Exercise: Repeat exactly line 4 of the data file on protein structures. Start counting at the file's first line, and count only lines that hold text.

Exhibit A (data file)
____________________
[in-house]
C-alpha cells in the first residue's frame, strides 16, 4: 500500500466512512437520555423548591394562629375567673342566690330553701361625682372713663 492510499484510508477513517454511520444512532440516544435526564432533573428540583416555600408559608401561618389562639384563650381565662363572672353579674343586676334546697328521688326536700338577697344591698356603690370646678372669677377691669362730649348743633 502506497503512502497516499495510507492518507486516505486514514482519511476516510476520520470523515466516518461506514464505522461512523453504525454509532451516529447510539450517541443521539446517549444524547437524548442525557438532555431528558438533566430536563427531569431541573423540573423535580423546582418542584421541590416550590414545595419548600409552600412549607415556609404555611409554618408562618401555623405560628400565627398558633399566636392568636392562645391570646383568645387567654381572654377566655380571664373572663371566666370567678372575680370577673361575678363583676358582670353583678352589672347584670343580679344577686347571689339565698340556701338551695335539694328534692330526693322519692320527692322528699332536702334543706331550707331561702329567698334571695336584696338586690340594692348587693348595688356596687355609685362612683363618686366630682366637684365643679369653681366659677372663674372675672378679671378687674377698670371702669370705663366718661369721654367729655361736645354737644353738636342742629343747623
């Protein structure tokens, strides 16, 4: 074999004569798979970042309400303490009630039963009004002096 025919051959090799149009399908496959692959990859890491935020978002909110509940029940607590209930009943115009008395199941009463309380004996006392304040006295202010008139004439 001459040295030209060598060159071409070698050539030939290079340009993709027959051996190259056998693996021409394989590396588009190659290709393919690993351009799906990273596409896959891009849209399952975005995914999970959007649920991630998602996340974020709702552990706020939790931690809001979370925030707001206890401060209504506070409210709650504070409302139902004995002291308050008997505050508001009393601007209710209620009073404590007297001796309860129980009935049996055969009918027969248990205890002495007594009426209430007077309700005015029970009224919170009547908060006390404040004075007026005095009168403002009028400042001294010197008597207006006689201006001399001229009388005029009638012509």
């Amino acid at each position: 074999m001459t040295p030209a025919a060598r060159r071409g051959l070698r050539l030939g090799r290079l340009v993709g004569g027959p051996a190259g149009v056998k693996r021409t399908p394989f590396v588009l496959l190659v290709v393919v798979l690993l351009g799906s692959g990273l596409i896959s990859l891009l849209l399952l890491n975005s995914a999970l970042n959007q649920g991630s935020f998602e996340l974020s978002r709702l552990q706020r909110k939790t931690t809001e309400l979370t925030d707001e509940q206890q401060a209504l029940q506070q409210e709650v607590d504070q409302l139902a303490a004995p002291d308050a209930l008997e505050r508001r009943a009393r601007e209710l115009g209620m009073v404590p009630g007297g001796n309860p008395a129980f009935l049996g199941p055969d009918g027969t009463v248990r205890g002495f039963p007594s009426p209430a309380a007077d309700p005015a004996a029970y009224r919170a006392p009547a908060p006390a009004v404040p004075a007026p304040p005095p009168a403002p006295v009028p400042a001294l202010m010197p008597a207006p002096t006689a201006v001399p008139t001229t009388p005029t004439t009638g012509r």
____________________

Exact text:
């Amino acid at each position: 074999m001459t040295p030209a025919a060598r060159r071409g051959l070698r050539l030939g090799r290079l340009v993709g004569g027959p051996a190259g149009v056998k693996r021409t399908p394989f590396v588009l496959l190659v290709v393919v798979l690993l351009g799906s692959g990273l596409i896959s990859l891009l849209l399952l890491n975005s995914a999970l970042n959007q649920g991630s935020f998602e996340l974020s978002r709702l552990q706020r909110k939790t931690t809001e309400l979370t925030d707001e509940q206890q401060a209504l029940q506070q409210e709650v607590d504070q409302l139902a303490a004995p002291d308050a209930l008997e505050r508001r009943a009393r601007e209710l115009g209620m009073v404590p009630g007297g001796n309860p008395a129980f009935l049996g199941p055969d009918g027969t009463v248990r205890g002495f039963p007594s009426p209430a309380a007077d309700p005015a004996a029970y009224r919170a006392p009547a908060p006390a009004v404040p004075a007026p304040p005095p009168a403002p006295v009028p400042a001294l202010m010197p008597a207006p002096t006689a201006v001399p008139t001229t009388p005029t004439t009638g012509r």